Bitcoin Venture Backed By NYSE Owner Faces Fresh Delay, Executes Plan “B” (#GotBitcoin?)
Bakkt’s pursuit of trust status in New York state complicates its path to launch. Bitcoin Venture Backed By NYSE Owner Faces Fresh Delay, Executes Plan “B” (#GotBitcoin?)
A plan by the owner of the New York Stock Exchange to make it easier for consumers to pay for purchases in bitcoin faces further delays after the venture, called Bakkt, said it was applying for a license from New York state regulators.
Bakkt said in a blog post on Monday that it has filed with the New York Department of Financial Services for approval to become a trust company.
That status would let Bakkt hold bitcoin and other cryptocurrencies on customers’ behalf while abiding by regulations aimed at ensuring investors’ assets are kept safe.
But it also means the launch of Bakkt, which was originally planned five months ago, is likely to be further held up. Other crypto companies that have applied to be trust companies in New York have found the process takes half a year or more.
Bakkt is being spearheaded by Atlanta-based Intercontinental Exchange Inc., which is best known for owning the NYSE.
ICE said last August that it aimed to launch the first building block of the Bakkt platform—a bitcoin futures contract—in November 2018. Futures are financial tools that firms can use to protect themselves against swings in prices—in this case, against changes in the bitcoin-dollar exchange rate. With a bitcoin futures contract, ICE is seeking to make it easier to convert between bitcoins and dollars and ultimately simplify the process of making retail purchases in cryptocurrencies.
ICE has partnered with corporations including Microsoft Corp. and Starbucks Corp. on the Bakkt initiative, according to the companies.
The Commodity Futures Trading Commission, which regulates futures markets, so far has refused to sign off on ICE’s bitcoin contract. ICE’s efforts to win CFTC approval were snarled because of the agency’s concerns over storage of bitcoin, and one option that regulators gave ICE was to register Bakkt as a trust company, The Wall Street Journal reported in March.
An ICE spokesman declined to comment beyond Bakkt’s blog post. The New York Department of Financial Services and CFTC declined to comment.
Unlike rival exchanges that have launched their own bitcoin futures, ICE is seeking to make its contract physically delivered. That means that firms trading ICE’s futures would settle gains or losses by accepting bitcoins or delivering them to Bakkt’s “warehouse”—essentially, a secure digital vault for the storage of crypto-assets.
Such a design could help ensure a tight link between ICE’s futures and the underlying market for bitcoin. But it also raises novel regulatory issues, since the CFTC has yet to approve a physically delivered bitcoin-futures contract.
Last October, San Francisco-based Coinbase Inc. won a similar trust-company license from the New York Department of Financial Services. The process of getting that approval took Coinbase about half a year, according to a person familiar with the application process.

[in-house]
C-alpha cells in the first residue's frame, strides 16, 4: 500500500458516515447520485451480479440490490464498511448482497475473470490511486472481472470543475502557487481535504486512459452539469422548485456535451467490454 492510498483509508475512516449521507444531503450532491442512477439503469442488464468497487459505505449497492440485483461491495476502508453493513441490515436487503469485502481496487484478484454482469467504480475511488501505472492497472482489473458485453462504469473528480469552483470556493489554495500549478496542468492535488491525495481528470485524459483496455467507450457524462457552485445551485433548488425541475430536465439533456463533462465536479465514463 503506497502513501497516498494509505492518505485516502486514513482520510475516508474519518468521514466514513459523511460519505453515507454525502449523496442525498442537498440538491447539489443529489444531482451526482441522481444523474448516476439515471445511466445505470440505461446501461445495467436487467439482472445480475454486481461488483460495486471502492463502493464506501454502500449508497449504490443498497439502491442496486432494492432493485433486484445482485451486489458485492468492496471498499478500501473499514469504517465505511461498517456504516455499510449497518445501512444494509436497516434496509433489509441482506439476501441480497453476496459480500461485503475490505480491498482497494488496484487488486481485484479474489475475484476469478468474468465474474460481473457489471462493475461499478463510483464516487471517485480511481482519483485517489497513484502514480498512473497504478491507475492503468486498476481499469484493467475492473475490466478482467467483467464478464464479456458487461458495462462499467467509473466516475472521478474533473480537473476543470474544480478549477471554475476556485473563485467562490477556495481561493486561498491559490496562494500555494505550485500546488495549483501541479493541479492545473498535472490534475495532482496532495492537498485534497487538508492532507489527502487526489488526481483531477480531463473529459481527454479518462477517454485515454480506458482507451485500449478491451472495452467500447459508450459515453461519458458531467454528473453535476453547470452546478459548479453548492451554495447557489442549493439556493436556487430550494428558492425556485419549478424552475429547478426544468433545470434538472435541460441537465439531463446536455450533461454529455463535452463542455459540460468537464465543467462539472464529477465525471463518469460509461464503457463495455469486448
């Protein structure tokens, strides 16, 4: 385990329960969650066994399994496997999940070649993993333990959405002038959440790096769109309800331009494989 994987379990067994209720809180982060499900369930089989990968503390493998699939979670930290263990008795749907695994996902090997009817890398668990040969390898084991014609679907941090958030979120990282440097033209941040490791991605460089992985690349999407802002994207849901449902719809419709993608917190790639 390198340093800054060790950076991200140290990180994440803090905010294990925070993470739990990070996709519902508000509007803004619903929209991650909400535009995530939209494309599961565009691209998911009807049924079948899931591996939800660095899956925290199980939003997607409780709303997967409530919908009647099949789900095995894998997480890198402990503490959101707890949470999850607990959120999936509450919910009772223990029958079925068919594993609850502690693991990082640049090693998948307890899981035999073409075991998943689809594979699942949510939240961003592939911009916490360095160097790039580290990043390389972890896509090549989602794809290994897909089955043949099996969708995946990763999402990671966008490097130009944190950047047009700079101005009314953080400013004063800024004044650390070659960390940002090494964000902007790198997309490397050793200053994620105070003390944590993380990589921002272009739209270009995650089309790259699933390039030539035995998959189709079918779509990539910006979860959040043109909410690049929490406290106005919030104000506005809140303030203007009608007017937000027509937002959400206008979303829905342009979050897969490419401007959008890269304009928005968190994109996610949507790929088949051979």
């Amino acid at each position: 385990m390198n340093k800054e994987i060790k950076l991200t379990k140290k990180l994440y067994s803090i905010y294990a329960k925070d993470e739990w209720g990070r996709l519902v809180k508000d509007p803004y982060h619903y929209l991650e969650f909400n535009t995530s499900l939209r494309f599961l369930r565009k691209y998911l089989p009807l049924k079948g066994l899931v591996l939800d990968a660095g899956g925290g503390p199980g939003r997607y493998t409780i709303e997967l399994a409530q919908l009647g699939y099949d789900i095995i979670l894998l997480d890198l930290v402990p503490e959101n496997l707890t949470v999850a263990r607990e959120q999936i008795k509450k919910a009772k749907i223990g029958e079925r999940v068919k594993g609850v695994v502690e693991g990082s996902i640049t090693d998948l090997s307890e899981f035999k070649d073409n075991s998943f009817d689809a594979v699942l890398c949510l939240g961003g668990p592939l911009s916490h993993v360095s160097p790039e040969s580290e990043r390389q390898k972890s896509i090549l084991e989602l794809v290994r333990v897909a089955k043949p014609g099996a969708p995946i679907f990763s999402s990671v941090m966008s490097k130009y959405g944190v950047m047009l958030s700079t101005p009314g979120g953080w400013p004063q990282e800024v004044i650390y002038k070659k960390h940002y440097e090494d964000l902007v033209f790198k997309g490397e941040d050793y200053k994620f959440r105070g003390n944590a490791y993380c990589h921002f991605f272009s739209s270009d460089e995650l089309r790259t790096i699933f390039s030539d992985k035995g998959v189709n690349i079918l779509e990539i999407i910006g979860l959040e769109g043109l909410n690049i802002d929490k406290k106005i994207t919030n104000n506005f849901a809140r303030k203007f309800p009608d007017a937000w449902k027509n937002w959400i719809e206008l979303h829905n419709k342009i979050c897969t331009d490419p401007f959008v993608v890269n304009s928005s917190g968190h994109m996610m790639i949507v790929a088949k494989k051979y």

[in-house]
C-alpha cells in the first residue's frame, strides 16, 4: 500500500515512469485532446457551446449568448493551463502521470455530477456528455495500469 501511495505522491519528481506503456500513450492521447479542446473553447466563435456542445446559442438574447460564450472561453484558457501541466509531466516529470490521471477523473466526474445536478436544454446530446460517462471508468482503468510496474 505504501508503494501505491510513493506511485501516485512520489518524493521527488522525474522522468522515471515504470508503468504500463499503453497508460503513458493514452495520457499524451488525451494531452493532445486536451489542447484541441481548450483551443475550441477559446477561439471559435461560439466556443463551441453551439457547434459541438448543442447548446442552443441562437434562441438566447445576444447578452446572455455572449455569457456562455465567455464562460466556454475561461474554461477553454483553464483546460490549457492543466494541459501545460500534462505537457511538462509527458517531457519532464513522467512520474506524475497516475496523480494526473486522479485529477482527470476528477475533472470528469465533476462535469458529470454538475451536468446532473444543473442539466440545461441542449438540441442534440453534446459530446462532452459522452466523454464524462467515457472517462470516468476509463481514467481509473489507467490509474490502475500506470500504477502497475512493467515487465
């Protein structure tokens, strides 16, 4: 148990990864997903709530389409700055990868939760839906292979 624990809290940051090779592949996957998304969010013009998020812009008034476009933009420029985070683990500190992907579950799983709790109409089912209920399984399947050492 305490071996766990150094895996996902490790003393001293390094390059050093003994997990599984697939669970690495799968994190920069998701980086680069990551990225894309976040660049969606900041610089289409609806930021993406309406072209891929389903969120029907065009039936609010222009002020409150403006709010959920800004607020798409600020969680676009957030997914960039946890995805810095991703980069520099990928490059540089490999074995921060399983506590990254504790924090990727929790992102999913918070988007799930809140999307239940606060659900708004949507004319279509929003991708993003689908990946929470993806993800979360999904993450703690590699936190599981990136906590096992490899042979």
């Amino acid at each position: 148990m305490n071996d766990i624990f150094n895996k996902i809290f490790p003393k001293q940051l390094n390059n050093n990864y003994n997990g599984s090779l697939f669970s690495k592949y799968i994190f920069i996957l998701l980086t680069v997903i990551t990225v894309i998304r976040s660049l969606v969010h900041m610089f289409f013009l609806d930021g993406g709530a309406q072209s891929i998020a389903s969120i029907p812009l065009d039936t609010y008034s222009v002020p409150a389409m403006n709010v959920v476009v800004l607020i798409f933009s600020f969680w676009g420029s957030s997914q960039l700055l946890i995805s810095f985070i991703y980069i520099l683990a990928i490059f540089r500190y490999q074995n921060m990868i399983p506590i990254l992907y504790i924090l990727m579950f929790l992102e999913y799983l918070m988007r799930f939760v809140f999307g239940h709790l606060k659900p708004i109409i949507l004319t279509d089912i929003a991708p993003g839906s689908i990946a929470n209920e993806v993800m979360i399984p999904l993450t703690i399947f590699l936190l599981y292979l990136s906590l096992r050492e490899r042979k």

Gemini, the cryptocurrency exchange founded by twin-brother entrepreneurs Cameron and Tyler Winklevoss, took 18 months to get its New York state trust license, a person familiar with the situation said.
Bakkt Acquires Crypto Custodian, Partners With BNY Mellon On Key Storage (Plan “B”)
Pending bitcoin futures exchange Bakkt has acquired the Digital Asset Custody Company (DACC), secured insurance for assets it will hold in cold storage and revealed a partnership with BNY Mellon.
Adam White, the former Coinbase executive turned Bakkt COO, wrote in a blog post Monday that it acquired DACC to continue developing a secure digital asset storage solution. DACC’s team “share [Bakkt’s] security-first mindset,” he wrote, while also bringing experience in building its own secure and scalable custody solutions.
White hinted that the acquisition may also help Bakkt add cryptocurrencies beyond bitcoin sometime after launch, writing:
“As we look to scale and support custody of additional digital assets, DACC’s native support of 13 blockchains and 100+ assets will serve as an important accelerator, and we’re pleased to welcome Matthew Johnson, Adam Healy, and the entire DACC team to Bakkt.”
Bakkt did not reveal how much it spent to acquire the custodian.
To further aid its storage solutions, Bakkt has been working with global bank BNY Mellon to set up “geographically-distributed” private key storage, White wrote.
BNY Mellon has a long history of storing institutional clients’ assets, including hedge funds, asset managers and broker-dealers, he said.
The exchange has also secured insurance for funds stored offline.
“Bakkt uses both warm (online) and cold (offline) wallet architecture to secure customer funds. The majority of assets are stored offline in air-gapped cold wallets that are insured with a $100,000,000 policy underwritten by leading global insurance carriers,” he wrote, though he did not identify who these carriers were.
White also confirmed Monday that Bakkt was seeking a qualified custodian license through the New York Department of Financial Services. If granted, the exchange would be able to provide a regulated custodian for any crypto assets that it holds, which may ease its launch of physical bitcoin future contract.
As previously reported, Bakkt’s original plan to custody bitcoin itself and settle contracts through its parent firm’s warehouse, ICE Clear US, may fall into a regulatory gray area. Its launch has been indefinitely delayed pending approval by the U.S. Commodity Futures Trading Commission.
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